Nigel Thornton Collection (Left) and © Sky Photos/Fotoflite (Right)

June 15th 1946: Returned to Regie voor Maritiem Transport, and extensively refitted. Was to become the first Belgian ferry to be fitted with radar.

November 15th 1946: Re-commenced service between Ostend – Dover.

Nigel Thornton Collection

Nigel Thornton Collection

December 13th 1946: Grounded outside Ostend, suffered some minor damage

Arne Pyson Collection

Arne Pyson Collection

March 1953: Collided in thick fog with the British freighter LLANTRISANT off Dunkerque. Sustained a hole below the water-line and was forced to return to Ostend.

© Karel Goutsmit

© Karel Goutsmit (1954)

Arne Pyson Collection 

Arne Pyson Collection 

November 1960: Sold to O. Butens, Hoboken, Belgium for scrapping.

December 21st 1960: Scrapping began.


All information is believed to be correct and no responsibility is accepted for any errors or omissions found. All items included in this article are subject to © copyright. We would like to take this opportunity of thanking: Karel Goutsmit, Arne Pyson and Urbain Ureel for their assistance in producing this feature.

Article © Nigel Thornton and Ray Goodfellow (Dover Ferry Photos Group)


  1. My grandfather George Lane ,served on this ship during the war, he took the American Rangers onto the beach and was blown of his landing craft and sustained minor injuries…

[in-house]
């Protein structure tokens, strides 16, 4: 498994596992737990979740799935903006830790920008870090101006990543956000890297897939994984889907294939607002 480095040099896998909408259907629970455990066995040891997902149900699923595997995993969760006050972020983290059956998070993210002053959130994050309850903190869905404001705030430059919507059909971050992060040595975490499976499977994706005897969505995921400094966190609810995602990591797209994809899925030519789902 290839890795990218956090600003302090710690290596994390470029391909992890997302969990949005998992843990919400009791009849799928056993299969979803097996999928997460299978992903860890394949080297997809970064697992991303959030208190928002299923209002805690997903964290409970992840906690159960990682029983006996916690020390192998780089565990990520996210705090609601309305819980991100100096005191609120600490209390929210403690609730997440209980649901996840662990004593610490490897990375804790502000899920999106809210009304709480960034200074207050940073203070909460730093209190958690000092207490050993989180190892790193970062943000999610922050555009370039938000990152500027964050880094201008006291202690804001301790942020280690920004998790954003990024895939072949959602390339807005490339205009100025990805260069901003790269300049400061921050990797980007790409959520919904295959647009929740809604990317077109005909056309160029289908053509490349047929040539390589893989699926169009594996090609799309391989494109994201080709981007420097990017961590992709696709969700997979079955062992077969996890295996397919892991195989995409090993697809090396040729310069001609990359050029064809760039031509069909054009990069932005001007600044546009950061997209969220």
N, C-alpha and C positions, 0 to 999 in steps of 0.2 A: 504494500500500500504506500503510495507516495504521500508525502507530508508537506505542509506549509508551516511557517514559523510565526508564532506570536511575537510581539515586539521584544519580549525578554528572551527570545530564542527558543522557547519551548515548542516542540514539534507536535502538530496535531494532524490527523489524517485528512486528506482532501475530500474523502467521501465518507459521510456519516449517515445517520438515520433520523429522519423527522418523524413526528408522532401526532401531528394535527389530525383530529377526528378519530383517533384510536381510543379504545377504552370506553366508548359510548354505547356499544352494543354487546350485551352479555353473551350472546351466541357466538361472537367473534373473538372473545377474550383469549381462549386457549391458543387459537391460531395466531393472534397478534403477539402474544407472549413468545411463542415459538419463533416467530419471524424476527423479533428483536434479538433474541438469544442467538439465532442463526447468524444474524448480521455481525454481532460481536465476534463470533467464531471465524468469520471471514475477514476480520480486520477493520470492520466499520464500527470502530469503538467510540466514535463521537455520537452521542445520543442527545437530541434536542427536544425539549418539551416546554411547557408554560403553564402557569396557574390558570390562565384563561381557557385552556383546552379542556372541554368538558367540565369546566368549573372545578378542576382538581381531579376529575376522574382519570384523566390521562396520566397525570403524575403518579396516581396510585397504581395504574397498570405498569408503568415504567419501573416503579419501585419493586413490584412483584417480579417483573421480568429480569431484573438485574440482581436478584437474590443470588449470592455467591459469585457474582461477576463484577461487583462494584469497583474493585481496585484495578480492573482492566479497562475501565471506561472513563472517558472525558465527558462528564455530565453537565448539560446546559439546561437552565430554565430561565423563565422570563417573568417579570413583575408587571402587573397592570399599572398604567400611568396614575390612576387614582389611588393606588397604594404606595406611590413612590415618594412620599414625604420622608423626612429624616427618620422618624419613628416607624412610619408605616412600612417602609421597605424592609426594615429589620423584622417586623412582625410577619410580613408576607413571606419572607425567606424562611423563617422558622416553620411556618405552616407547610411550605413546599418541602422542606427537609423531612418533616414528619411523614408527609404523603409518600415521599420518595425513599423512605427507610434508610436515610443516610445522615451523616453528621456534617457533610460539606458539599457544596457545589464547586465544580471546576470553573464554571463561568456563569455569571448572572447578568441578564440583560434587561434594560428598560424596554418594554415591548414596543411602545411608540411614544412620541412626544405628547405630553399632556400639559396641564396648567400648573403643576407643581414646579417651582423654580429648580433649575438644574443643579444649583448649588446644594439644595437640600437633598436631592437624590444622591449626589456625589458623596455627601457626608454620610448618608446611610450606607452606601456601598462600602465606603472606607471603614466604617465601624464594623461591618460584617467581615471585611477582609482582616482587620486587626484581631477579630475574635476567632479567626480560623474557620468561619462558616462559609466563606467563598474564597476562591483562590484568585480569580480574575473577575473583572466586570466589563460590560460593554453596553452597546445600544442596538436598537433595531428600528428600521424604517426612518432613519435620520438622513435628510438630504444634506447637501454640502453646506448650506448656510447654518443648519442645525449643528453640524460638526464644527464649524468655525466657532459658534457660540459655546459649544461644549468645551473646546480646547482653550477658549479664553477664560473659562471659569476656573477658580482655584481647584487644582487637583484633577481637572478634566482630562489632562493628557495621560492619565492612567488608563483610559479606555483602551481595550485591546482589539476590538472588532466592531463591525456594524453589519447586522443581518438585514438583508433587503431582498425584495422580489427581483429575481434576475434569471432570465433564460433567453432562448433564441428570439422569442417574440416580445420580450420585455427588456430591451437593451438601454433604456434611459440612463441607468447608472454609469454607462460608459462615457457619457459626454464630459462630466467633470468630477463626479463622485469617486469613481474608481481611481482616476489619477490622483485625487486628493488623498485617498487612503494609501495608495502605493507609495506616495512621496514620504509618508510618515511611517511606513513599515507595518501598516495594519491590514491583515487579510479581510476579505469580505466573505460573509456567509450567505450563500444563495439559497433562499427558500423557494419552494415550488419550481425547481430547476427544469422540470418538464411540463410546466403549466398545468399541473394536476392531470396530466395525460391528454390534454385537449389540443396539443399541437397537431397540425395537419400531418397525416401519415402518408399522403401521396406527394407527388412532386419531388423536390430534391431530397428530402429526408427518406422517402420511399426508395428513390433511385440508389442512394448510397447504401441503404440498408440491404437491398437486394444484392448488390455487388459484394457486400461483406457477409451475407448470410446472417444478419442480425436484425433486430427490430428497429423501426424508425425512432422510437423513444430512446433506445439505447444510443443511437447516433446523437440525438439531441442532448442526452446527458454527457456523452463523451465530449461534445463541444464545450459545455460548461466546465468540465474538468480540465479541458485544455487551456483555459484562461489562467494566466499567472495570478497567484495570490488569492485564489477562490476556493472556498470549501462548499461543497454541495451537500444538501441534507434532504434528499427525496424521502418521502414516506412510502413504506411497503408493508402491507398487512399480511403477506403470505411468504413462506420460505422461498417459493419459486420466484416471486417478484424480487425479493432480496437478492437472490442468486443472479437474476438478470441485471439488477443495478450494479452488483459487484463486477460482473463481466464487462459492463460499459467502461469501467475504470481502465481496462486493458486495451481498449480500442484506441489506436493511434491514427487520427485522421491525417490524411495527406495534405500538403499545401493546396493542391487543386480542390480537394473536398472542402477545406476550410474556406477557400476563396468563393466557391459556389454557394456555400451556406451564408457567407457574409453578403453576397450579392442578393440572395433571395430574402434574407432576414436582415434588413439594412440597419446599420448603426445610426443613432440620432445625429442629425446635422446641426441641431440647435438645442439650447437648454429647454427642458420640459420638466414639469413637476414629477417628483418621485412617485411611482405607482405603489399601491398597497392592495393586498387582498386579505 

1. Hi Chris,

      I only discovered that my father, William ‘Billy’ Bow (b 1912 – d 1982), served on HMS Prince Charles after my mother told me just before she died. He never talked about the war and I never asked. I just wished I had. But she told me that he took American soldiers to Omahah beach and he said it was slaughter. I’ve done a bit of research and found that it was the Rangers he took. I reckon he and your grandfather would have known each other as the ship didn’t have a large crew.

      I’ve got 2 or 3 photos where’s he’s with other fellow sailors, so one of them might be your grandfather ! I did have one of the whole ship’s company but I can’t now find it. You wouldn’t have a copy by any chance would you ?

      All the best,

      Trevor Bow.

  2. ginnyzed

    Hi. I just wanted to say how interesting I found all the information – both written and pictorial of T S Prince Charles. My interest stems from owning the bell belonging to the ship. My parents bought it from a Totnes antique dealer in the early 1960’s. Apparently he visited Belgium regularly in search of stock for his shop. My father had an interest in sailing ships and nautical memorabilia and bought the bell. Your article adds colour to the history of my bell – thank you.